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Allan Kaprow Artworks

American Performance Artist and Theoretician

Allan Kaprow Photo
Movements and Styles: Happenings, Performance Art

Born: August 23, 1927 - Atlantic City, New Jersey

Died: April 5, 2006 - Encinitas, California

Artworks by Allan Kaprow

The below artworks are the most important by Allan Kaprow - that both overview the major creative periods, and highlight the greatest achievements by the artist.

Baby (1957)

Baby is an action collage, made from randomly assembled objects juxtaposed with cut-up pieces of Kaprow's own paintings. The only coherent and ordered element in the composition is in the formal arrangement of the elements into vertical strips. Kaprow produced the work in a frenzied, ritualistic process, influenced by the gestural quality of Pollock's action painting. Kaprow echoes the "combines" of Robert Rauschenberg in his synthesis of Pollock's technique with Cage's influence. Kaprow had moved toward an "unbound," three dimensional form, and was increasingly using found objects and everyday materials in an attempt to reconcile art with everyday experience, which would end up being his ultimate goal.

Rearrangeable Panels (1957-9)

This 1957 work represents a shift from the art object to the surrounding environment. Kaprow began to investigate the effect on space through the incorporation of three-dimensional and found objects into his work. Each time Rearrangeable Panels was exhibited, the curator or artist would be forced to make choices about how to configure the panels, foreshadowing Kaprow's use of audience participation. Kaprow challenges the notion of artistic authorship through this collaborative element of construction and in its unique response to each site in which it is placed.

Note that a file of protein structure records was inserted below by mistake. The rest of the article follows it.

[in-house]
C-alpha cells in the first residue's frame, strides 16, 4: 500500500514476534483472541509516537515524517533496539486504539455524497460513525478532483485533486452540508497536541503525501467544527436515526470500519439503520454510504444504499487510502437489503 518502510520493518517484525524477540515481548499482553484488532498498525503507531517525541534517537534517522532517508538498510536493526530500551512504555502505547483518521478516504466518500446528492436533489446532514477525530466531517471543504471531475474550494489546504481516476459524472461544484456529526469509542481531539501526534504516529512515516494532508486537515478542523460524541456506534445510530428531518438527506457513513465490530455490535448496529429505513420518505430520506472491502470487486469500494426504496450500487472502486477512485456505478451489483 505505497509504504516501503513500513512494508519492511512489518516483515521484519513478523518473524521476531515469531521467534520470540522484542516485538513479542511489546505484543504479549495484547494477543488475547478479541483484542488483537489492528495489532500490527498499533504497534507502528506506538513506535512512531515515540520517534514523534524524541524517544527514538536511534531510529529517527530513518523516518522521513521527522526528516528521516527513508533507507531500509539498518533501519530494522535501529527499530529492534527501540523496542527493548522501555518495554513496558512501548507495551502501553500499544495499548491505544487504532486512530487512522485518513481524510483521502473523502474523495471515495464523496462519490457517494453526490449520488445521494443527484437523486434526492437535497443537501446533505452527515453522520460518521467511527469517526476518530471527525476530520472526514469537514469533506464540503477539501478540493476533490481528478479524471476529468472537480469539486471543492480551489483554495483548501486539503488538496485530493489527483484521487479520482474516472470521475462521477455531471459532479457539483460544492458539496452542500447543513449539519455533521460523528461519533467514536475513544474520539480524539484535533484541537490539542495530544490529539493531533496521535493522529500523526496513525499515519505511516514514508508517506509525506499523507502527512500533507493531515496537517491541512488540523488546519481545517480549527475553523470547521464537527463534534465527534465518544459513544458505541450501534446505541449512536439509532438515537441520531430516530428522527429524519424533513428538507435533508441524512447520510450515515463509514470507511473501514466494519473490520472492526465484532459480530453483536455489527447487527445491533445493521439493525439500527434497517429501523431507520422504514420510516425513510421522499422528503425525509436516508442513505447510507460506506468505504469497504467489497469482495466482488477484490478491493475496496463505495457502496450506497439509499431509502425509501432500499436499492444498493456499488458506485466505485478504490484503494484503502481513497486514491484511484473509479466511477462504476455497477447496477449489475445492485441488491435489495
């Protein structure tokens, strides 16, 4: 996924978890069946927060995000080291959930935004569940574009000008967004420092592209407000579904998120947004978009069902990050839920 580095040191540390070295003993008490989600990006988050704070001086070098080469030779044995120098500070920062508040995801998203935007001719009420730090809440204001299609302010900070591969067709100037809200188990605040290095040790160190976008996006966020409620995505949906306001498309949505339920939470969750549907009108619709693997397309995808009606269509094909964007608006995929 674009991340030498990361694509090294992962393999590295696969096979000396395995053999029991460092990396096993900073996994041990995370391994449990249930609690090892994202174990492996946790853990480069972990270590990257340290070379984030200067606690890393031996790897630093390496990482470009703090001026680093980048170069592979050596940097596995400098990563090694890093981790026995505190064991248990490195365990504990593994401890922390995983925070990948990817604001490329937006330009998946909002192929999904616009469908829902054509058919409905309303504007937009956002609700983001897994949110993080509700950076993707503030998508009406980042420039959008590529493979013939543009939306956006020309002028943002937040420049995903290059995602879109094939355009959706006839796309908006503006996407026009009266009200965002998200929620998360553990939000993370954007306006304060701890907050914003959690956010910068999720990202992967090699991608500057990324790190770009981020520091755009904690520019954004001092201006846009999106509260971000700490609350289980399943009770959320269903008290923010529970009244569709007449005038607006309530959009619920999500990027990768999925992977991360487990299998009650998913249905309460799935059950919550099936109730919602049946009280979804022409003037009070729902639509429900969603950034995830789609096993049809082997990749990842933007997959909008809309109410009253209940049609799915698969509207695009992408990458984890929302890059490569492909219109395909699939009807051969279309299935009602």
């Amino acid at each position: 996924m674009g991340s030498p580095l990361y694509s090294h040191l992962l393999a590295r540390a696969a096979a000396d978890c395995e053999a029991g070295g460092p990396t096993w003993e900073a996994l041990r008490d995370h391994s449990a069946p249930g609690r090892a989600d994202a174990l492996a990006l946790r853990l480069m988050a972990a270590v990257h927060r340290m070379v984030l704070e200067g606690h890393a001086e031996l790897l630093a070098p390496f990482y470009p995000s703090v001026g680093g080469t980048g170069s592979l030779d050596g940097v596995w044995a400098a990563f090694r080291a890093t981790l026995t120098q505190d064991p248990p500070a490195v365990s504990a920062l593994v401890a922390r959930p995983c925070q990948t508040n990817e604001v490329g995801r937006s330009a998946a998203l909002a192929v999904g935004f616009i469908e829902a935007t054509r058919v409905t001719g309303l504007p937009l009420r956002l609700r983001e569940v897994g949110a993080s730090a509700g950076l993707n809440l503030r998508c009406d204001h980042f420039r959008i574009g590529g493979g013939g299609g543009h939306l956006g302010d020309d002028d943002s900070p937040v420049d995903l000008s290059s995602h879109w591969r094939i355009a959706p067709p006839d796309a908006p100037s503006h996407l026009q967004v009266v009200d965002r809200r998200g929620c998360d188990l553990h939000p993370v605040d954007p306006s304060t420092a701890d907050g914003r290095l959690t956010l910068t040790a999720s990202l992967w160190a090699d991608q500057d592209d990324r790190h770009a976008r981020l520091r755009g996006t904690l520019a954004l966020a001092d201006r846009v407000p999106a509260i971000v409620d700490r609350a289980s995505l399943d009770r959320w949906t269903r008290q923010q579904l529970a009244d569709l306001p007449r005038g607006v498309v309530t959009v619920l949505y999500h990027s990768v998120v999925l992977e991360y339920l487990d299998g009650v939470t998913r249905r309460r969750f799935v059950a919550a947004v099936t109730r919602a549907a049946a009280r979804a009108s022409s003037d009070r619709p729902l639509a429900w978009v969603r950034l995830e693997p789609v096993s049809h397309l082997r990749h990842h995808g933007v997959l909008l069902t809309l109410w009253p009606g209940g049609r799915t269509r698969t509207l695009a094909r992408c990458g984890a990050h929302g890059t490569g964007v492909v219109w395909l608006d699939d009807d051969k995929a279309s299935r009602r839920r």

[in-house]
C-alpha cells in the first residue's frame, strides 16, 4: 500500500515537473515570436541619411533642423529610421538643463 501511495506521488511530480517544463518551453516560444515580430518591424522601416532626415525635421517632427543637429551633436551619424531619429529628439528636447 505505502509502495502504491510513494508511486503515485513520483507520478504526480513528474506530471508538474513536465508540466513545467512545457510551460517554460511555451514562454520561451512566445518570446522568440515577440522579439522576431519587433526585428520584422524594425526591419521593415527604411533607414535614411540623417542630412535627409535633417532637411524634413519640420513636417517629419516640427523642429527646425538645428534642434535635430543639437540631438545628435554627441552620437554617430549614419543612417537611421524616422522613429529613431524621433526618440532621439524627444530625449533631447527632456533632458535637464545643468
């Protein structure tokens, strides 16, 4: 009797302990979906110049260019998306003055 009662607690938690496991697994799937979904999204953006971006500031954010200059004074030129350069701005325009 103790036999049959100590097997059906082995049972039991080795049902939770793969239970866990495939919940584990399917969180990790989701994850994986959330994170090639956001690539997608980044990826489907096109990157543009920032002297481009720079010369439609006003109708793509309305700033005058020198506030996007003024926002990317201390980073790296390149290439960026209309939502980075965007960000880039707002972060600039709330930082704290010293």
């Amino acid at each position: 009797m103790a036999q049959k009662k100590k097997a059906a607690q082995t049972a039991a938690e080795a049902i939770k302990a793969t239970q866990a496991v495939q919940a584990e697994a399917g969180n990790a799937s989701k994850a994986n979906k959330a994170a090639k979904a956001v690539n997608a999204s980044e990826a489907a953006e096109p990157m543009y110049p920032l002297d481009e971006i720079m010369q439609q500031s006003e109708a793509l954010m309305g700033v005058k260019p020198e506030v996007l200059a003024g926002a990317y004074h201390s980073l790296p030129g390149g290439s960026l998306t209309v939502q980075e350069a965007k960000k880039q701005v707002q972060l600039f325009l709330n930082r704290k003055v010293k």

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18 Happenings in 6 Parts (1959)

In this happening, the public was invited to complete a number of tasks using instructions outlined in a score. Kaprow used music theory with new developments in electronic music, theatre, and dance, all combined within a pioneering structure that demanded participatory involvement. 18 Happenings in 6 Parts was performed at the Reuben Gallery in New York and is one of his earliest and most important Happenings, often cited as a turning point for performance art. Kaprow authorized a reinvention of this piece just a few weeks before his death and it was performed in Munich's Haus der Kunst in November of 2006.

Yard (1961)

Kaprow created Yard for the Martha Jackson Gallery’s sculpture garden exhibition, Environment - Situations - Spaces. In this seminal work he recreated a junkyard, an immersive environment with which the audience interacted. This work contained a high element of play, but within the boundaries Kaprow had prefixed. The piece illustrates sculpture's expansion in scale and the increasingly blurred boundaries between a "life like" and an "art like" art. In Kaprow's determination, there was no distinction between the viewer and the artwork; the viewer became part of the piece.

Words (1962)